Poring Over Public Sentiment: Deep Learning Unmasks Twitter’s Take on Soda Taxes
Leveraging Twitter data and deep learning, this research provides a comprehensive insight into public sentiment towards soda taxes, highlighting the role social media can play in policy making.
In our recently published study, “Sentiment Analysis of Tweets on Soda Taxes,” we have merged the fields of artificial intelligence and public health to get a pulse on public sentiment regarding soda taxes in the US, a topic intertwined with the country’s persistent struggle against obesity.
Sugar-sweetened beverages have been long identified as key contributors to obesity. As a part of the solution, soda taxes have been introduced as a tool to reduce the consumption of these beverages. However, the success of such policies significantly hinges on public opinion. With this in mind, we turned to Twitter, the vast public square of the digital age, to capture the pulse of the public sentiment toward soda taxes.
Our research began by designing a search algorithm to systematically identify and collect tweets related to soda taxes from January 2015 to April 2022. We predetermined four mutually exclusive categories, namely “positive,” “negative,” “neutral,” and “link to news.” After manually labeling 5,000 tweets into four categories, we used them to train natural language processing (NLP) models. The finalized model we developed demonstrated an accuracy of 88%, with an F1 score of 0.87. Then we used the final NLP model to classify the entire over 370,000 tweets dataset by sentiments and calculated the overall prevalence of the four sentiments and tracked their annual trends. In addition, we performed a random forest classifier model to assess the covariates associated with the four categories and calculated the standardized feature importance from the random forest model concerning five tweet-specific covariates—number of followers, number of tweets the author posted, number of retweets, number of replies, and number of likes.
Our findings provided a unique insight into the evolving public sentiment on soda taxes. Public attention paid to soda taxes, indicated by the number of tweets posted annually, peaked in 2016 but has declined considerably ever since. The decreasing prevalence of tweets quoting soda tax-related news without revealing sentiments coincided with the rapid increase in tweets expressing a neutral sentiment toward soda taxes. The prevalence of tweets expressing a negative sentiment rose steadily from 2015 to 2019 and then slightly leveled off, whereas that of tweets expressing a positive sentiment remained unchanged. Excluding news-quoting tweets, tweets with neutral, negative, and positive sentiments occupied roughly 56%, 29%, and 15% during 2015-2022, respectively. Authors’ total number of tweets posted, followers, and retweets predicted tweet sentiment.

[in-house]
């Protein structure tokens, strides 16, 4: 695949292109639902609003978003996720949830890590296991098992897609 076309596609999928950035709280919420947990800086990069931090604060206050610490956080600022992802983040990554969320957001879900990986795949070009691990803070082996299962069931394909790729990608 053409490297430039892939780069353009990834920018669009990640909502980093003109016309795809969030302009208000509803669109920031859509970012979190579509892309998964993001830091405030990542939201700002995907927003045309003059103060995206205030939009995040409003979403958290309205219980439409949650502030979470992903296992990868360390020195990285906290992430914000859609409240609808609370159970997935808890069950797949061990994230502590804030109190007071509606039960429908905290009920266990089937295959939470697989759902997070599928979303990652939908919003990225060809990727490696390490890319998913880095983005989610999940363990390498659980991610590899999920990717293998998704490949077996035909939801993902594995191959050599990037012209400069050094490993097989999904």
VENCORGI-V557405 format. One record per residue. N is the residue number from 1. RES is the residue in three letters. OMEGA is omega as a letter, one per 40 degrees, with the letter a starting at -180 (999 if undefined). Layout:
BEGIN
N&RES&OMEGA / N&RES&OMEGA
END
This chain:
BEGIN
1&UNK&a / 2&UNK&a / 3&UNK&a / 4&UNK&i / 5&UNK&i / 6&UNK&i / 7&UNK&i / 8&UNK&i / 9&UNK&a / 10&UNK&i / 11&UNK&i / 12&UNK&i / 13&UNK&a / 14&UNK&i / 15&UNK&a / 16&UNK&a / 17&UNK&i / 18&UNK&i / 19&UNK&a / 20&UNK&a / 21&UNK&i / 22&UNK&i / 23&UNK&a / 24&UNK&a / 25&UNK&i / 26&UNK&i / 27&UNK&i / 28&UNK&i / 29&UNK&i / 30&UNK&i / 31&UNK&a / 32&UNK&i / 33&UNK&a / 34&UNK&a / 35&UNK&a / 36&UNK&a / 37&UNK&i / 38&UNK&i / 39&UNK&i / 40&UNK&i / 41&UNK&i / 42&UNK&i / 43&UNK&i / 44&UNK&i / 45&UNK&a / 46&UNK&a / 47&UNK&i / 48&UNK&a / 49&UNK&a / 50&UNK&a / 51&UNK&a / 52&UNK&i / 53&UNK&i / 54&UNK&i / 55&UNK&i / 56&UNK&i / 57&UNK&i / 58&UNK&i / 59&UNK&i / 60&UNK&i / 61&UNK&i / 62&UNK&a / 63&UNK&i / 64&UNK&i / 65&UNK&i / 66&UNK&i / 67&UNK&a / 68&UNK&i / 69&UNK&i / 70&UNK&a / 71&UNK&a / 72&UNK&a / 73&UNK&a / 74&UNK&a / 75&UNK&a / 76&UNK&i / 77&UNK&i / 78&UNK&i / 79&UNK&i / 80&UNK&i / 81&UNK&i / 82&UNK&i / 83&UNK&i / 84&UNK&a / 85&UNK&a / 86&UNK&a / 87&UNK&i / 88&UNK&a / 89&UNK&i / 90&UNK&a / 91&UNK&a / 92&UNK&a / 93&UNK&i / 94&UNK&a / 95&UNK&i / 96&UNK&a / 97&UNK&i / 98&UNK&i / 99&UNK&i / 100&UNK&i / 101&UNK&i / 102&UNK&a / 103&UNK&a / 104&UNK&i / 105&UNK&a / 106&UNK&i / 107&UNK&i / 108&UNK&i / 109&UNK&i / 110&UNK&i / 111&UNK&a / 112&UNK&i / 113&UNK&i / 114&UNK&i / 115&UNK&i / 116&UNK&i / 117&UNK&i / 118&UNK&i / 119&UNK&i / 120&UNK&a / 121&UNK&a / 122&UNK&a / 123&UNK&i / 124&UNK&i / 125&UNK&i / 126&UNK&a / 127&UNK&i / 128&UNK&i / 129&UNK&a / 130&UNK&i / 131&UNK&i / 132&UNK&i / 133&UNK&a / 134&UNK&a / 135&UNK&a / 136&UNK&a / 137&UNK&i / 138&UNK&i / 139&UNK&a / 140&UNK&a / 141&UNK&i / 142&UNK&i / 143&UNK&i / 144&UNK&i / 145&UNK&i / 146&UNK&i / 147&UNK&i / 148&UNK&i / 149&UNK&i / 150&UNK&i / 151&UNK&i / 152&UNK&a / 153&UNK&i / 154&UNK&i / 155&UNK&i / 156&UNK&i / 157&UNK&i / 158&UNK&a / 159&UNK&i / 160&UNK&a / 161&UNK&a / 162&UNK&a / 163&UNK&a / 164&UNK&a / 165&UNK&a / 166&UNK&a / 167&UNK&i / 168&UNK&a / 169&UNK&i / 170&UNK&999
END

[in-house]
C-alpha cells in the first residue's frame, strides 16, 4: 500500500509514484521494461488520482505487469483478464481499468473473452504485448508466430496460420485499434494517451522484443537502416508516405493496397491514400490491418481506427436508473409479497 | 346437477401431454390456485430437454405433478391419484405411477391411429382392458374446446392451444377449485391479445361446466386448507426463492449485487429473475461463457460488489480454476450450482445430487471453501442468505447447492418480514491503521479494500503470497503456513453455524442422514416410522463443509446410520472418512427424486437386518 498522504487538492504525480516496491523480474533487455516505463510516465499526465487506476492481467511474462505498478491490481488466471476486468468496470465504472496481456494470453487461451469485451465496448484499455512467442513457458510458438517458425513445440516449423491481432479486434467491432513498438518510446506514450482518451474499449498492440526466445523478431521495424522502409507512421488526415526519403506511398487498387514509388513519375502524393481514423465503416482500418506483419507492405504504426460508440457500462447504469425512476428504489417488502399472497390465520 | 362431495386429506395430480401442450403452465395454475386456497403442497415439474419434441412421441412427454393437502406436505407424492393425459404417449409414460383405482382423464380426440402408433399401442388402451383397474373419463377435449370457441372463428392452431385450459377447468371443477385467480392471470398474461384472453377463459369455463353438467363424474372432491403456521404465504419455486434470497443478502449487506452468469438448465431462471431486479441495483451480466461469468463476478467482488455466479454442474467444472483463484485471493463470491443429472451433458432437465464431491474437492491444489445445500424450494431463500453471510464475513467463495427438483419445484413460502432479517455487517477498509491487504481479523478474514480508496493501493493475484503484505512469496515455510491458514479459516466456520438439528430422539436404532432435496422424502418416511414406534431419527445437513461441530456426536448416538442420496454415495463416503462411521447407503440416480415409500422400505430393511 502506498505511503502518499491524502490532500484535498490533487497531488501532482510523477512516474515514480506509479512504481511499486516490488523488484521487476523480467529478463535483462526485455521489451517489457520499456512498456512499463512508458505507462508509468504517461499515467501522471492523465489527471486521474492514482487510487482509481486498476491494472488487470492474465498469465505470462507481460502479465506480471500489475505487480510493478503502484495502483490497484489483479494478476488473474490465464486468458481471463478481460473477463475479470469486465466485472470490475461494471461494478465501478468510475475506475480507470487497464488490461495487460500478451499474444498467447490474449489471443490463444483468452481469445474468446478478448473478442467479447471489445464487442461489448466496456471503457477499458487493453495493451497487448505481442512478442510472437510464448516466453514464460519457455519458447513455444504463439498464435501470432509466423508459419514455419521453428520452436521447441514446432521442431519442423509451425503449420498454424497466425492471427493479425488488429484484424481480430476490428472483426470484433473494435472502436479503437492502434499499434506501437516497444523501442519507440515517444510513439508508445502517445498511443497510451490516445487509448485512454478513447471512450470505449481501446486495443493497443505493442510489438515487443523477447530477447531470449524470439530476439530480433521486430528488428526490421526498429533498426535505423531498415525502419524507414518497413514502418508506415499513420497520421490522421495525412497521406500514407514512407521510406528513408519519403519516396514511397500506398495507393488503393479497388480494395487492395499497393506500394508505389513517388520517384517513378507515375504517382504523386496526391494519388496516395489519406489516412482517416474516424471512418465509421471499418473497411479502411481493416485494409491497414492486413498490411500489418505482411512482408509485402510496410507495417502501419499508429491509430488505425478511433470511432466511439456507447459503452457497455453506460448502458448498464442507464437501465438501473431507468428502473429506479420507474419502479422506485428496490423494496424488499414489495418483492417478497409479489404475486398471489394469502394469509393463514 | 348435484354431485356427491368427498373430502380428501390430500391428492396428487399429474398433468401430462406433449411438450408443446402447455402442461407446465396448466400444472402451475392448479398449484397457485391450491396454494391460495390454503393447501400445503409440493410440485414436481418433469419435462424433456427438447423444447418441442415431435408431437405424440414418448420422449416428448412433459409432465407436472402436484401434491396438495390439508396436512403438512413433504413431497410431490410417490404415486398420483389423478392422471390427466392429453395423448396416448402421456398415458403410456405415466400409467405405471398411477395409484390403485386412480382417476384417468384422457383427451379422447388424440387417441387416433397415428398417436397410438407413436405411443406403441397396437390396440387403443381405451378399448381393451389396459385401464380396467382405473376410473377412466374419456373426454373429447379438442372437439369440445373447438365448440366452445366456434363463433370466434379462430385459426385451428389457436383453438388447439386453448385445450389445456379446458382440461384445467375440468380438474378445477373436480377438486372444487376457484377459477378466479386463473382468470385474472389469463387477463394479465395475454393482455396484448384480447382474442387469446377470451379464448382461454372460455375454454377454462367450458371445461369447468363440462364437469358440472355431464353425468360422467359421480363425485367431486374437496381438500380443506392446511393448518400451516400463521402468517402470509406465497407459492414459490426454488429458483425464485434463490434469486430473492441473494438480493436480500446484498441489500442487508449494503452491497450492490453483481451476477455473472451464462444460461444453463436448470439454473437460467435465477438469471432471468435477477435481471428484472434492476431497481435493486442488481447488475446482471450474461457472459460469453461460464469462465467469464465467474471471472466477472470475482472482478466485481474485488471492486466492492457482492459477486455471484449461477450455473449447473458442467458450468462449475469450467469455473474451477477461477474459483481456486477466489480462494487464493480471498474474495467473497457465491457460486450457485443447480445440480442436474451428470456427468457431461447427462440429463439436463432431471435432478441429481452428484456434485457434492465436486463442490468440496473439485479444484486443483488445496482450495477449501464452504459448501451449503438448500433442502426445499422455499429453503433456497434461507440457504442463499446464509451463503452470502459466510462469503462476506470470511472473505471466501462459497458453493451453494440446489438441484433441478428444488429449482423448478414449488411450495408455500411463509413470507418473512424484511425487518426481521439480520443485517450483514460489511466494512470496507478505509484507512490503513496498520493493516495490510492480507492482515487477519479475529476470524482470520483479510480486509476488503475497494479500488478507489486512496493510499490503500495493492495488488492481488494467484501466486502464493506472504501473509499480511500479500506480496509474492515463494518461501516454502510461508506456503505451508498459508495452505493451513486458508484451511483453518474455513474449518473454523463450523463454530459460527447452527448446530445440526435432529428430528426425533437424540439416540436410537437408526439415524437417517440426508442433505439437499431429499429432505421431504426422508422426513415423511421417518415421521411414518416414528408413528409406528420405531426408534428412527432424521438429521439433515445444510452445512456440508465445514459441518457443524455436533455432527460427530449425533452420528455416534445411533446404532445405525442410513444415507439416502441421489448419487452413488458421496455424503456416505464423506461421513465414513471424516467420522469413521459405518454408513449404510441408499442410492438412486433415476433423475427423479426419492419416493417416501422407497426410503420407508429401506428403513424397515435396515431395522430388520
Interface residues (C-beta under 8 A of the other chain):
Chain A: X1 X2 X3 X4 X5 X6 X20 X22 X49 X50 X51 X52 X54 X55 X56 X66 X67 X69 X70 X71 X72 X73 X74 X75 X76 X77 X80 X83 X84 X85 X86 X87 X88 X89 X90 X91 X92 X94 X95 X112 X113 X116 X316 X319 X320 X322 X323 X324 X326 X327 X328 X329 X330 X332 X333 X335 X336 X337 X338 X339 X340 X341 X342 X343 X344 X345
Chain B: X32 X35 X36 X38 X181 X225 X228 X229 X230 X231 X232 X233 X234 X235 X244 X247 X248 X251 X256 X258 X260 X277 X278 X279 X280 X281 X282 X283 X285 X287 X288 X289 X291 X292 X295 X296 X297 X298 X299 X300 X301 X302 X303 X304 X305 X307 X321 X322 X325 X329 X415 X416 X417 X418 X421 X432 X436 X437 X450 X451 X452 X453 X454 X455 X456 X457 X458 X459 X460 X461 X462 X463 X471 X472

While social media has the power to mold public opinion and drive social change, it is often underused in informing governmental decision making. Analyzing social media sentiments could aid in the designing, implementing, and modifying of soda tax policies to ensure social backing while minimizing misinterpretations and confusion. This research also underscores the untapped potential of AI in understanding public sentiment, and its influence on policy making. This method can be extended to other areas of public health policy, offering a novel way of leveraging social media data for improved policy making.
For an in-depth look at our research methods and findings, check out our recently published article, “Sentiment Analysis of Tweets on Soda Taxes.” We eagerly look forward to more discussions and insights on this crucial topic in advancing public health.
Ruopeng An, PhD, MPP, is an Associate Professor at Washington University in St. Louis. His research aims to develop a well-rounded knowledge base and policy recommendations that can inform decision making and the allocation of resources to combat obesity.
Yuyi Yang, MPH, is a doctoral candidate at Washington University in St. Louis, specializing in computational and data sciences. She is passionately invested in leveraging artificial intelligence methodologies to innovate and transform the healthcare industry.
Quinlan Batcheller, MPH, is a graduate from Washington University in St. Louis Brown School of Public Health. He is primarily interested in the applications of artificial intelligence in both public health and clinical settings to revolutionize these fields of study.
Qianzi Zhou, MPH, is a recent MPH graduate at Washington University in St. Louis, passionate about population health and genomics. With a strong interest in statistics and computer science, Qianzi analyzes medical and biological data, aiming to contribute to health interventions through innovative approaches.